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KANSANS, like West Virginians, pay much less than the national average for electric power. That's because they get most of their power from coal-fired plants.

But last fall, Rod Bremby, secretary of the Kansas Department of Health and Environment, decided Kansas should not permit construction of two new coal-fired power plants. He blocked a permit for the $3.6 billion project.

Bremby's own staff had recommended approval of the project. Gov. Kathleen Sebelius, a fast-rising star in Democratic politics, opposed it. Charleston Daily Mail

KANSANS, like West Virginians, pay much less than the national average for electric power. That's because they get most of their power from coal-fired plants.

But last fall, Rod Bremby, secretary of the Kansas Department of Health and Environment, decided Kansas should not permit construction of two new coal-fired power plants. He blocked a permit for the $3.6 billion project.

Bremby's own staff had recommended approval of the project. Gov. Kathleen Sebelius, a fast-rising star in Democratic politics, opposed it.

In the end, Bremby said it would have been "irresponsible" to ignore concerns about how emissions might be affecting the climate.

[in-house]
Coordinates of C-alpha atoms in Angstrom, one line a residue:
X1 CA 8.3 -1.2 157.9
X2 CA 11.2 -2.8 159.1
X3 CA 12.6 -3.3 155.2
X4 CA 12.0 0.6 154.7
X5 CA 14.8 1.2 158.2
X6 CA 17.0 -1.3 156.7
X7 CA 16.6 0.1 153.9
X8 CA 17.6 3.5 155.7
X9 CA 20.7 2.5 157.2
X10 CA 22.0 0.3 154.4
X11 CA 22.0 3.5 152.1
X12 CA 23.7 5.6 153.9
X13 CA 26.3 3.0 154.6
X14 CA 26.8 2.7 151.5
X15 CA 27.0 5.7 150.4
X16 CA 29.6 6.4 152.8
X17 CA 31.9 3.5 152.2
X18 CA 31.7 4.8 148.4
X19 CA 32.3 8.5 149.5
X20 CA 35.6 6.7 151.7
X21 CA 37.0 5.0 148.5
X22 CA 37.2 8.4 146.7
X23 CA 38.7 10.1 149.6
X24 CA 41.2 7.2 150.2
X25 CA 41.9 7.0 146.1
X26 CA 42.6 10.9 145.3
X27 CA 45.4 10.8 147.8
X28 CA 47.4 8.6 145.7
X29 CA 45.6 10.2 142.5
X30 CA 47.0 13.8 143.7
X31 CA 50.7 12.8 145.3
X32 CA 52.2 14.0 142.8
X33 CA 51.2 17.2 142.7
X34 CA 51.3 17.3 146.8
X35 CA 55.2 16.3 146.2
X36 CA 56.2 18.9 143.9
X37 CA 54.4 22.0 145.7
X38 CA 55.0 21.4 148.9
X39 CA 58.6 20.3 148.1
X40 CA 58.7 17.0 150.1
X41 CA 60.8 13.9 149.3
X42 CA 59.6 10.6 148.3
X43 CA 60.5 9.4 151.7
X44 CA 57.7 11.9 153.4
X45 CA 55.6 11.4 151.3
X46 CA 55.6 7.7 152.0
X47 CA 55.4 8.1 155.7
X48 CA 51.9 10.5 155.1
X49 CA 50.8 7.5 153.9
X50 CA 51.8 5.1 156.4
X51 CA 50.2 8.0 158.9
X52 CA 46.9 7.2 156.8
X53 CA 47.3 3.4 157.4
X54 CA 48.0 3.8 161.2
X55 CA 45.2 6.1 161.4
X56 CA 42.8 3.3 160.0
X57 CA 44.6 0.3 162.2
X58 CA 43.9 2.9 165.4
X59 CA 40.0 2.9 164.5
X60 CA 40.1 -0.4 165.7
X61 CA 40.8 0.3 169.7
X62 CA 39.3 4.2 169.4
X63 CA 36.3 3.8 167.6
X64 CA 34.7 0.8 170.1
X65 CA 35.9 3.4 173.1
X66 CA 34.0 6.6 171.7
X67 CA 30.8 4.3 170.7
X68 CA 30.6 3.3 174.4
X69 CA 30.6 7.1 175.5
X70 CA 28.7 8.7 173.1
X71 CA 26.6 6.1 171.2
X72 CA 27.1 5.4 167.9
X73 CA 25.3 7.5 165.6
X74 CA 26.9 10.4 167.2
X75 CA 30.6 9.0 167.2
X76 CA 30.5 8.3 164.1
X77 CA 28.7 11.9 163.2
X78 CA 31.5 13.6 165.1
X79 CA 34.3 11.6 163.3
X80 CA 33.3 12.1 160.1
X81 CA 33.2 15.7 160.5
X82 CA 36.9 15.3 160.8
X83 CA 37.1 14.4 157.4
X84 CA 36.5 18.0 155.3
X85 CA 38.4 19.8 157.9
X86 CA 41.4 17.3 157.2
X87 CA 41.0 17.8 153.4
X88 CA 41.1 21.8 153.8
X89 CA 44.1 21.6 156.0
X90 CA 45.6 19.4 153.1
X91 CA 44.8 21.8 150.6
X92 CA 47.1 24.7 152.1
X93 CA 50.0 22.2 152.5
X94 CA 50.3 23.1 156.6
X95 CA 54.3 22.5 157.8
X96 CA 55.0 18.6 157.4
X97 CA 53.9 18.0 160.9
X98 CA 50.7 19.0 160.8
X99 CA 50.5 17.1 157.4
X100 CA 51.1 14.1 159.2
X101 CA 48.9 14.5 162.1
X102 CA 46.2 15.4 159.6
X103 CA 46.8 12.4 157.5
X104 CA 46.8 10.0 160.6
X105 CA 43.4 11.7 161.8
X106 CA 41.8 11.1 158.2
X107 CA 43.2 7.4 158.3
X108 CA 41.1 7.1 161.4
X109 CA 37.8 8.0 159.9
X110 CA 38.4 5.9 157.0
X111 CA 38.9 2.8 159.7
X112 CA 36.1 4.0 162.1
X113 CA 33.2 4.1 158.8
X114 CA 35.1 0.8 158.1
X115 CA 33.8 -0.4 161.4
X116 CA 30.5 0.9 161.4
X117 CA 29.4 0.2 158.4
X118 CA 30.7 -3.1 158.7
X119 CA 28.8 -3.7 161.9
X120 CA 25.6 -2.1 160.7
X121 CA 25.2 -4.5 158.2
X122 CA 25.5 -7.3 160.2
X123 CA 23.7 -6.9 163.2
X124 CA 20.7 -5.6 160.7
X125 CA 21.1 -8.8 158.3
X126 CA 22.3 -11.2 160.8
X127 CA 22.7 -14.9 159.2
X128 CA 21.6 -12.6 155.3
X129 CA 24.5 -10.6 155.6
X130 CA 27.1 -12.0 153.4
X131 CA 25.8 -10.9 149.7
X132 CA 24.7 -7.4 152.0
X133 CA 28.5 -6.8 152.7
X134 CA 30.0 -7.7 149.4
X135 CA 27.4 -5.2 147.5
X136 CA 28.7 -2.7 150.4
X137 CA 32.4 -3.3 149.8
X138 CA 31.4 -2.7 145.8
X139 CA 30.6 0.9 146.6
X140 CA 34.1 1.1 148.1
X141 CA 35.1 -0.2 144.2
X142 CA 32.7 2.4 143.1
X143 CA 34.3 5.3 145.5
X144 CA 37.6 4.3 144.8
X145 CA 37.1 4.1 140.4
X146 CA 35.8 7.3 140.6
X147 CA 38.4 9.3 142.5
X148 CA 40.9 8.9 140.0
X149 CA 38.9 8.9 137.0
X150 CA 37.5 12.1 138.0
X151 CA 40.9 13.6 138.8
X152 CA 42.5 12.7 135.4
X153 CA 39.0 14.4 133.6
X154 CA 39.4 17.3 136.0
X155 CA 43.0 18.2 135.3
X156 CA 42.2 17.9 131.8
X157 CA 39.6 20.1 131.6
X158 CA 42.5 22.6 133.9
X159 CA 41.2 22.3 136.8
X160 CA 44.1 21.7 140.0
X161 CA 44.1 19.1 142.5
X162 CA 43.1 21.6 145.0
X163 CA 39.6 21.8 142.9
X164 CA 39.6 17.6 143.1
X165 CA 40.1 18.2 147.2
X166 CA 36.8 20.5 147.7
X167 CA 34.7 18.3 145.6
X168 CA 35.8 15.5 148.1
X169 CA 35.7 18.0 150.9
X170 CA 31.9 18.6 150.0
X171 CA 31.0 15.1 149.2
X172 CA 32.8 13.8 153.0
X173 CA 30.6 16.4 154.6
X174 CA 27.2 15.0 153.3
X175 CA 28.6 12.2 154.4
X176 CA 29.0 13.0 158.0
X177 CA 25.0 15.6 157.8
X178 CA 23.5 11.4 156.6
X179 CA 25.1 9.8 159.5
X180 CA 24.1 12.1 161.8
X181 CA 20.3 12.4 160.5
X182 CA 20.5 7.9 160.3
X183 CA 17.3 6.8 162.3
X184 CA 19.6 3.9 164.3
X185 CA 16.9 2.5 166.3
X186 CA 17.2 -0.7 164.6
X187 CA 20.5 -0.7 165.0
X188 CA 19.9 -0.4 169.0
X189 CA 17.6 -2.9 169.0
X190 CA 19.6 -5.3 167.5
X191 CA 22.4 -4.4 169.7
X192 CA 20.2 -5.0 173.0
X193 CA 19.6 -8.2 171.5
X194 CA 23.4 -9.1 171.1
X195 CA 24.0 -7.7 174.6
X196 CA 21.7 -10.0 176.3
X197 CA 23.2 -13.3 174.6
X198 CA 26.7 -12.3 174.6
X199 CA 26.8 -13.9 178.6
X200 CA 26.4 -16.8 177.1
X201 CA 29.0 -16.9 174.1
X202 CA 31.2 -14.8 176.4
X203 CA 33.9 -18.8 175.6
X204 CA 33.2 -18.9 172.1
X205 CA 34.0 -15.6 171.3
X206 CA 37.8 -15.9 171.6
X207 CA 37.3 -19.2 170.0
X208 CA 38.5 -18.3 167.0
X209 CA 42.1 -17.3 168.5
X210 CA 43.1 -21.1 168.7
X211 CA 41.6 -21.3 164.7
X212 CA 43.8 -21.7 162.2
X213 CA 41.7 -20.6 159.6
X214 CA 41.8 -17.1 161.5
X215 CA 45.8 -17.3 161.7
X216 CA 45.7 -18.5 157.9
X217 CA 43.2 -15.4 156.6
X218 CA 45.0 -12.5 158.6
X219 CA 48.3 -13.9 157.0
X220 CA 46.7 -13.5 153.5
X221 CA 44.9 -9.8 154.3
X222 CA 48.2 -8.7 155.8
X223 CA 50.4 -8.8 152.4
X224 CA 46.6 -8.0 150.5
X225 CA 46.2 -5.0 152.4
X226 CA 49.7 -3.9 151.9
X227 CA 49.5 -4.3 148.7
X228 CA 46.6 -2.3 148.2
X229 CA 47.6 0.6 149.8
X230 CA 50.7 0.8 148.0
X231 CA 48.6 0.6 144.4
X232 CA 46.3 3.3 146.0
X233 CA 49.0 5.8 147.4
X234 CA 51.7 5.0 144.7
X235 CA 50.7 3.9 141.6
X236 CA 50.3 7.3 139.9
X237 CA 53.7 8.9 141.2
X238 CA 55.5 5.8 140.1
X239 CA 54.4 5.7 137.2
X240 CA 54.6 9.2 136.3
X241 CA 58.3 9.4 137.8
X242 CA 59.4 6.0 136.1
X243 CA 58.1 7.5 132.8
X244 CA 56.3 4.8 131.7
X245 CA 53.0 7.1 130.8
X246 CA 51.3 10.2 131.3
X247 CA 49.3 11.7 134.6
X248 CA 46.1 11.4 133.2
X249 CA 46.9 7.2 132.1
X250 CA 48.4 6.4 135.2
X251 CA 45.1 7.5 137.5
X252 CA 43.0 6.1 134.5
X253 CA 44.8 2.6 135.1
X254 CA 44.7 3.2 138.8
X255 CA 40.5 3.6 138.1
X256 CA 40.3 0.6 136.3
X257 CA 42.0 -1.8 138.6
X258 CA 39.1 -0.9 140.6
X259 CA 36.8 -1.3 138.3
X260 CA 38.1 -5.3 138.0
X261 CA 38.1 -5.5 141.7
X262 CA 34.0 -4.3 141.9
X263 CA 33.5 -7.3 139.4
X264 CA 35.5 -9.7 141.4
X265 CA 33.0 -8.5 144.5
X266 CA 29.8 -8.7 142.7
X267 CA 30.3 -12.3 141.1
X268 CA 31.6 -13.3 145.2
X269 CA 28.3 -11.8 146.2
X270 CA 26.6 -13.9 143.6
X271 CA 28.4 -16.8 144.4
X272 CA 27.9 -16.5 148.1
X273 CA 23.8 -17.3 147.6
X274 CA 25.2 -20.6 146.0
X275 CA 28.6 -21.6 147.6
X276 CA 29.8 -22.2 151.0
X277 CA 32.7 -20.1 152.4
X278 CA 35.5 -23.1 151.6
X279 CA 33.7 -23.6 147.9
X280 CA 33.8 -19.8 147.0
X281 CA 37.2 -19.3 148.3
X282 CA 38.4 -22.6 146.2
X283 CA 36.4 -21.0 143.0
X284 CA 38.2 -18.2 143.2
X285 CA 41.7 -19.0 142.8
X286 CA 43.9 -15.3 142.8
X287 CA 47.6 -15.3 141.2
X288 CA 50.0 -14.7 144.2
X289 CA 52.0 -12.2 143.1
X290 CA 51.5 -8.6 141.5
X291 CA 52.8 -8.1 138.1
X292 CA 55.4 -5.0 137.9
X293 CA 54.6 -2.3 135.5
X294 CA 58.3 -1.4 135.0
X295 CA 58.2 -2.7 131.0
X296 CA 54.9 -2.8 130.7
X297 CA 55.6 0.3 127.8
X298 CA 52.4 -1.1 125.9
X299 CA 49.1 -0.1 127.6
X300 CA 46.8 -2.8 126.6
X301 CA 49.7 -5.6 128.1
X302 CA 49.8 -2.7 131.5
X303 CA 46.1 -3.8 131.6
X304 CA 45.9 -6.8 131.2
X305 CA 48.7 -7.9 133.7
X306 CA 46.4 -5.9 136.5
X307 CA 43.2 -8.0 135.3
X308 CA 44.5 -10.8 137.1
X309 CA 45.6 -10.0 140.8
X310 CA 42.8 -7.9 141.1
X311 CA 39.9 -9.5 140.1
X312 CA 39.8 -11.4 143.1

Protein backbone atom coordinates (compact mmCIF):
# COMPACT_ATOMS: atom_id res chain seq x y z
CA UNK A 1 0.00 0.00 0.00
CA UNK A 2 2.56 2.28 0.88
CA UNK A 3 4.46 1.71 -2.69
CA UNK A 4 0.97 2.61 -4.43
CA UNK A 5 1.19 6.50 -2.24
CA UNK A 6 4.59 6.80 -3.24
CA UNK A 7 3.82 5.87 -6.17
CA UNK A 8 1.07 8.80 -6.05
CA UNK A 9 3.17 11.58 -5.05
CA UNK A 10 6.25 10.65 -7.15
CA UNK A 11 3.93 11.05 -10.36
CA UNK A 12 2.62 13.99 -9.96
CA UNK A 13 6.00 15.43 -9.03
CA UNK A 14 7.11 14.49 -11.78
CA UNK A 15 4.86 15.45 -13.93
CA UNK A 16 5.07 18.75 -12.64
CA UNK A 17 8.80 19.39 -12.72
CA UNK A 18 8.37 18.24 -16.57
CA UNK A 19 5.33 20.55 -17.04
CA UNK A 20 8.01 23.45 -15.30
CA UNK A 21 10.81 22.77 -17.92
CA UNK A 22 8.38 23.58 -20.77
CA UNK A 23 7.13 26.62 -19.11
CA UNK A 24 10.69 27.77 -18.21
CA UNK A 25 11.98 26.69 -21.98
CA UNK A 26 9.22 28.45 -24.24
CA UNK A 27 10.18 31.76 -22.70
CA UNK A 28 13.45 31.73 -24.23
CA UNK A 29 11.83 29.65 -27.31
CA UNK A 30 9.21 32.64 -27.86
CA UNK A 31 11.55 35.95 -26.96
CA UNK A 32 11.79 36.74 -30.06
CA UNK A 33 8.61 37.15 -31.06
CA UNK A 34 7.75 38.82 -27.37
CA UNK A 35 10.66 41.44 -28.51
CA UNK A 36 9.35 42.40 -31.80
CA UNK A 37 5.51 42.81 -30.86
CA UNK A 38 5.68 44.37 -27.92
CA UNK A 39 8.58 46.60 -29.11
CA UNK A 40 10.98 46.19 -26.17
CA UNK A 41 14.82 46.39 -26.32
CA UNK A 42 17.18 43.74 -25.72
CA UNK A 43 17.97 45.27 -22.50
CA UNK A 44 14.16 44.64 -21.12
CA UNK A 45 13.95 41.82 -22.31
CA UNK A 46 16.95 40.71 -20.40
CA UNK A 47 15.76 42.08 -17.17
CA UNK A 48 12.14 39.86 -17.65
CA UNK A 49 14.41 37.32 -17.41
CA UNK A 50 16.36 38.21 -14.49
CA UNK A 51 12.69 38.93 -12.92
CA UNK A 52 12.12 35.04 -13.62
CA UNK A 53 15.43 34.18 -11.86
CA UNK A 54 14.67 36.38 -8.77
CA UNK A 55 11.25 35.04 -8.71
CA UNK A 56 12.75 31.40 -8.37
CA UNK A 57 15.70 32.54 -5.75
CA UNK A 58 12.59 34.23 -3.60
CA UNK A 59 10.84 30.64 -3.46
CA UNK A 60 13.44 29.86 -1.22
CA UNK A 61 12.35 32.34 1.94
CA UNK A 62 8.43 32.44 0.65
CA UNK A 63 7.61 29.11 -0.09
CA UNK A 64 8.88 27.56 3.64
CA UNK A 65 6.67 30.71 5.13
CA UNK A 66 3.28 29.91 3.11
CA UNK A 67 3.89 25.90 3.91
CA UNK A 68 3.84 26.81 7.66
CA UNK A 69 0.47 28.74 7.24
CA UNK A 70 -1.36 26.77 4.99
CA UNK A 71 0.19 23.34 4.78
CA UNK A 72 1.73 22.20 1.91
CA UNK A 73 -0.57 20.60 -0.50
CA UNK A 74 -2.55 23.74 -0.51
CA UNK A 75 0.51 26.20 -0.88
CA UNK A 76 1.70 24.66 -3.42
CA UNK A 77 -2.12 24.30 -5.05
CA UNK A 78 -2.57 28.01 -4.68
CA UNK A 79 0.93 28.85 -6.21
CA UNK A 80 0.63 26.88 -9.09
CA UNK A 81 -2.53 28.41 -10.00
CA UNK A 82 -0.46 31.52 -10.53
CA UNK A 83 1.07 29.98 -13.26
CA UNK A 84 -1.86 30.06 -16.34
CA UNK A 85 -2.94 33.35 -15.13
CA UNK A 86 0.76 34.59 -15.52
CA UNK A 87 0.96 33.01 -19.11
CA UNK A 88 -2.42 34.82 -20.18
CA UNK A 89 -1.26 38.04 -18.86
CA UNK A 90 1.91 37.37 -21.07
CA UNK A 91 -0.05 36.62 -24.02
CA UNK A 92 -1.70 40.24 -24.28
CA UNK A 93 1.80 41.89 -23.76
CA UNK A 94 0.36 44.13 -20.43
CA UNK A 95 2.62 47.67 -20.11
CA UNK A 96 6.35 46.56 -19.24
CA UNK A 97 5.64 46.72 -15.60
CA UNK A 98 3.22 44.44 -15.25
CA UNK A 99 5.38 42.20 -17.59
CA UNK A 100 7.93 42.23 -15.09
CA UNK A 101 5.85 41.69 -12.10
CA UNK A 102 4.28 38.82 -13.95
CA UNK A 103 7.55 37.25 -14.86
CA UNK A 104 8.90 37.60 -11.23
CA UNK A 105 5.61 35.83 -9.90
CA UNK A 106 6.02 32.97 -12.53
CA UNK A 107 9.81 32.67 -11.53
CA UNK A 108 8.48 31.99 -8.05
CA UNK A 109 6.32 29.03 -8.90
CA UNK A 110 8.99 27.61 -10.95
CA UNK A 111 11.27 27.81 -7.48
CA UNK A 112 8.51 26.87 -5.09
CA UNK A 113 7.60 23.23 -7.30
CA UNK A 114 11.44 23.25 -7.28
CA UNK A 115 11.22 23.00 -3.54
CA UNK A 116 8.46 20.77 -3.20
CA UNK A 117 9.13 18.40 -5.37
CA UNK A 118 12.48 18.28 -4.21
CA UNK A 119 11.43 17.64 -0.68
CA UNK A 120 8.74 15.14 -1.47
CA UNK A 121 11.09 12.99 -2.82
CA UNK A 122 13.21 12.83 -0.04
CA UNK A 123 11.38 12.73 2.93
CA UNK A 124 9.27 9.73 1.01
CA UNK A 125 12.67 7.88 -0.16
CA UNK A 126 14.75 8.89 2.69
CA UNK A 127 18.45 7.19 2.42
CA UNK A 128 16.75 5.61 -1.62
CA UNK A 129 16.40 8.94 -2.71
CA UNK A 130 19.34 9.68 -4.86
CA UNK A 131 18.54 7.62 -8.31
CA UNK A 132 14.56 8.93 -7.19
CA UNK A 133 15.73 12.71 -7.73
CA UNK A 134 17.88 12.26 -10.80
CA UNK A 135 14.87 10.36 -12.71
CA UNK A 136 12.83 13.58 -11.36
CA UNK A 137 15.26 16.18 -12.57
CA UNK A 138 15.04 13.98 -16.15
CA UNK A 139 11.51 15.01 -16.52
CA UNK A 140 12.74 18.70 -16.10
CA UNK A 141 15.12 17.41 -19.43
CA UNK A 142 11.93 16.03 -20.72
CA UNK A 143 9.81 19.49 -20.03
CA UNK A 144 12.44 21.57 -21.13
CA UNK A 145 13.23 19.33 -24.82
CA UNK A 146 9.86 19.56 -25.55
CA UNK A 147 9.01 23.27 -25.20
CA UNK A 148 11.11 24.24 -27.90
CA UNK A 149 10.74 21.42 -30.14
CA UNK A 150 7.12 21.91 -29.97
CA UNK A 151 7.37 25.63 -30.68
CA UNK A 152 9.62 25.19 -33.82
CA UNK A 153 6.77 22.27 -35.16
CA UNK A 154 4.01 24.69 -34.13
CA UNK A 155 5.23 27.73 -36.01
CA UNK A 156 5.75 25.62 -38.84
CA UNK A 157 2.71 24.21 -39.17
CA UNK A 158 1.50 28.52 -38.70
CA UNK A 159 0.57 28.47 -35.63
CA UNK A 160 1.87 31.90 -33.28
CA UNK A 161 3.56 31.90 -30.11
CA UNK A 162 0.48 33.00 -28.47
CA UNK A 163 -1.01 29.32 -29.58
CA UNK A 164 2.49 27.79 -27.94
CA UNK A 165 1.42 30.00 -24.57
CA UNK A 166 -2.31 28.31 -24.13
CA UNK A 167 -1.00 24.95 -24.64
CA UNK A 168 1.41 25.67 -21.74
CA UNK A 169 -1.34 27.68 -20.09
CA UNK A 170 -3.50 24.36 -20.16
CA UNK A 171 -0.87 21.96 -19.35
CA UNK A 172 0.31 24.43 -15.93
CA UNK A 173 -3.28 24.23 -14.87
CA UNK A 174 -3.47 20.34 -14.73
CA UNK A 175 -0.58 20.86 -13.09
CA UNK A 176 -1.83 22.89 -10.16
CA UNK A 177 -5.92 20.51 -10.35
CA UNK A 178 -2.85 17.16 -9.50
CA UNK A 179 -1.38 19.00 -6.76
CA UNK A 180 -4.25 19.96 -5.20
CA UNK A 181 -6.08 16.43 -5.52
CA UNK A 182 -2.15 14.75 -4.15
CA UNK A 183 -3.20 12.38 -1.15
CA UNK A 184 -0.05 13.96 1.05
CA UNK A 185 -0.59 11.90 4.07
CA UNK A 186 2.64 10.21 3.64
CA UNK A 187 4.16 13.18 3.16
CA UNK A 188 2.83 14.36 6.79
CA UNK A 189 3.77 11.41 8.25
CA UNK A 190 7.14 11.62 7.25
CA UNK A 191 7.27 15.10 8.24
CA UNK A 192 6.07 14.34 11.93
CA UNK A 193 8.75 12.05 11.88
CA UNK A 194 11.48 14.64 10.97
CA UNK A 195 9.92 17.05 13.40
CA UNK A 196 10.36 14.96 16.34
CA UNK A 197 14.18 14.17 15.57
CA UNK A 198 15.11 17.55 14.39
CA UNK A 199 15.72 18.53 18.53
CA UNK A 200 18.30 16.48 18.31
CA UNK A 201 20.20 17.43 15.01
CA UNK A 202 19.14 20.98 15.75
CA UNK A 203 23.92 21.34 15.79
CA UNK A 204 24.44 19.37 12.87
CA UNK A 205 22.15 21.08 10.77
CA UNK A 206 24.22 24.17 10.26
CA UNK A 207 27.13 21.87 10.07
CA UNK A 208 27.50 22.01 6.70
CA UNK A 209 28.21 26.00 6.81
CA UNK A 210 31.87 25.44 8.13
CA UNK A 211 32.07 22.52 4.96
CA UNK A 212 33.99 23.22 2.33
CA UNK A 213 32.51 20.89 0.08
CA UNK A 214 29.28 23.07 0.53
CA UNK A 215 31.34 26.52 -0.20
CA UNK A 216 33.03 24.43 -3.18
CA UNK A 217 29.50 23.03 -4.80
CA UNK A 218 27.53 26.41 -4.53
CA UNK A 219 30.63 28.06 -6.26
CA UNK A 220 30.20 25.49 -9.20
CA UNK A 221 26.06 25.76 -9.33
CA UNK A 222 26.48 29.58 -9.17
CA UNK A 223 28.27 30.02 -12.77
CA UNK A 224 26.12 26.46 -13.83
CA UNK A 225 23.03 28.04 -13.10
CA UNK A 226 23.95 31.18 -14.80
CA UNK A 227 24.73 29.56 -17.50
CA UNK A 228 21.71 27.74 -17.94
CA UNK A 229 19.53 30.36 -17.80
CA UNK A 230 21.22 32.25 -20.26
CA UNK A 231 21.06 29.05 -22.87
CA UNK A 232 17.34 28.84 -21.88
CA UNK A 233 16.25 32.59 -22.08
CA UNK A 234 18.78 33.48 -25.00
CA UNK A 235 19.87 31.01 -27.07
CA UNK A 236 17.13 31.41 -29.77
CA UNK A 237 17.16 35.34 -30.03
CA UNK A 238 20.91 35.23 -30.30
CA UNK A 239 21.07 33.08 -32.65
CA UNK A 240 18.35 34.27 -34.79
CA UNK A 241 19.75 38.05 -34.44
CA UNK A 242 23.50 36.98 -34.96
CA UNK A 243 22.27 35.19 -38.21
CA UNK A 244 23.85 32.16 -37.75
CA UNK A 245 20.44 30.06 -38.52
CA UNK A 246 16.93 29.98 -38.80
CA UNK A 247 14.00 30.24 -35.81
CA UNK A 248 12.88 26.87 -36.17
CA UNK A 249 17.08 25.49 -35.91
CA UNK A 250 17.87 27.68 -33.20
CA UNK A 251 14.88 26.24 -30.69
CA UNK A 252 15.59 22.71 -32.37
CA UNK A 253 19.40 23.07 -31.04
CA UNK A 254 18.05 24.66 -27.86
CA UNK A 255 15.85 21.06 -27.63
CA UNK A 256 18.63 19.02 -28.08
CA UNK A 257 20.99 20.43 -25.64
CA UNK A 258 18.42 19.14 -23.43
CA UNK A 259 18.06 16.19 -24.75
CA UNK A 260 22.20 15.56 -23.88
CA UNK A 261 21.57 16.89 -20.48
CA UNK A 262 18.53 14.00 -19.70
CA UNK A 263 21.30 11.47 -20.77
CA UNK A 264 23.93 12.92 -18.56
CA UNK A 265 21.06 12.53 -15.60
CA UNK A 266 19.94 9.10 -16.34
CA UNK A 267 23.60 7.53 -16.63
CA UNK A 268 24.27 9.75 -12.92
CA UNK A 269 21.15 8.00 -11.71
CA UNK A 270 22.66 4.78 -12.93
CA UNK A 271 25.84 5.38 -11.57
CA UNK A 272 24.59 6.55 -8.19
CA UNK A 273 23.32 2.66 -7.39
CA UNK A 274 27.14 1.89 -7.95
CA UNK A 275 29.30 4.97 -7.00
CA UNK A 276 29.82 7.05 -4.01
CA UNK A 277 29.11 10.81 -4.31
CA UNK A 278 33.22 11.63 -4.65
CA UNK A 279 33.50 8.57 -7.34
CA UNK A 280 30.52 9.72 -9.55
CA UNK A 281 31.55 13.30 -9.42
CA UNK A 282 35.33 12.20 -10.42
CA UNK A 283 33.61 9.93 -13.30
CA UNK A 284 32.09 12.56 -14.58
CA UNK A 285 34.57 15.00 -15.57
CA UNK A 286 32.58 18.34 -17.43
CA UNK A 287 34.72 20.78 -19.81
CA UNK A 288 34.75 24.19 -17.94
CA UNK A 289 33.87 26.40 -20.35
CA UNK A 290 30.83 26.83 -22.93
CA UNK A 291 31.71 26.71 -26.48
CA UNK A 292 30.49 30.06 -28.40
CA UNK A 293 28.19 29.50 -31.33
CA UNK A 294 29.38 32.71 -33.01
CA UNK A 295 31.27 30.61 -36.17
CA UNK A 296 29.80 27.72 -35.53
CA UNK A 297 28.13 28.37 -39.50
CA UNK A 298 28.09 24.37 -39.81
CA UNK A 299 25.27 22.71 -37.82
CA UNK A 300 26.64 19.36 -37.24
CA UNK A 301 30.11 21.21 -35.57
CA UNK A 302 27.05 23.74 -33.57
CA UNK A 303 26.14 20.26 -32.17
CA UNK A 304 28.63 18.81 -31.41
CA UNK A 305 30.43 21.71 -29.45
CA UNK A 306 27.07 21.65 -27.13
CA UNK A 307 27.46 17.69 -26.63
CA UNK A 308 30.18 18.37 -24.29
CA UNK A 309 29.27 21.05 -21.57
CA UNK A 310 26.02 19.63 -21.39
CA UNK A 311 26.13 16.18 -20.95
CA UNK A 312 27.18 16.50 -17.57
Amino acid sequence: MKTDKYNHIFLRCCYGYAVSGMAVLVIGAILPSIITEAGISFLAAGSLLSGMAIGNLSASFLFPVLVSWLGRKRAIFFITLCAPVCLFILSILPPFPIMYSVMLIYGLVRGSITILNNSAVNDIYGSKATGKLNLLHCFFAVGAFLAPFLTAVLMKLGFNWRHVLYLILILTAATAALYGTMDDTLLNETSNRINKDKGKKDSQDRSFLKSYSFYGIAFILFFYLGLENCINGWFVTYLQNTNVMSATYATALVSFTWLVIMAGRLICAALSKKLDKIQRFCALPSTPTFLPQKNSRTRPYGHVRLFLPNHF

The state erupted in controversy, as well it should when it comes to the reliability of electric power.

"When you hear about China putting a new coal plant on line every week and so many other sources of pollution around, to try to single out one {project} as the magic bullet to offset the emissions of tens of thousands of other emissions producers doesn't make a lot of sense," said Steve Morris, president of the Kansas state Senate.

But as the Wall Street Journal reported on March 19: "Mr. Bremby's decision has delighted politicians in Washington who want to curb U.S. reliance on coal, the source of about half the country's electricity."

Early this month, Democrats called him to Washington to testify before a congressional committee on global warming.

There is a great deal at stake in this national election cycle - the reliability of energy, the health of the economy, tax policy, health care policy, etc.

West Virginians need to be careful about who they empower to make those decisions. The nation needs to make rational choices, not risk its own security on the basis of ill-considered notions.

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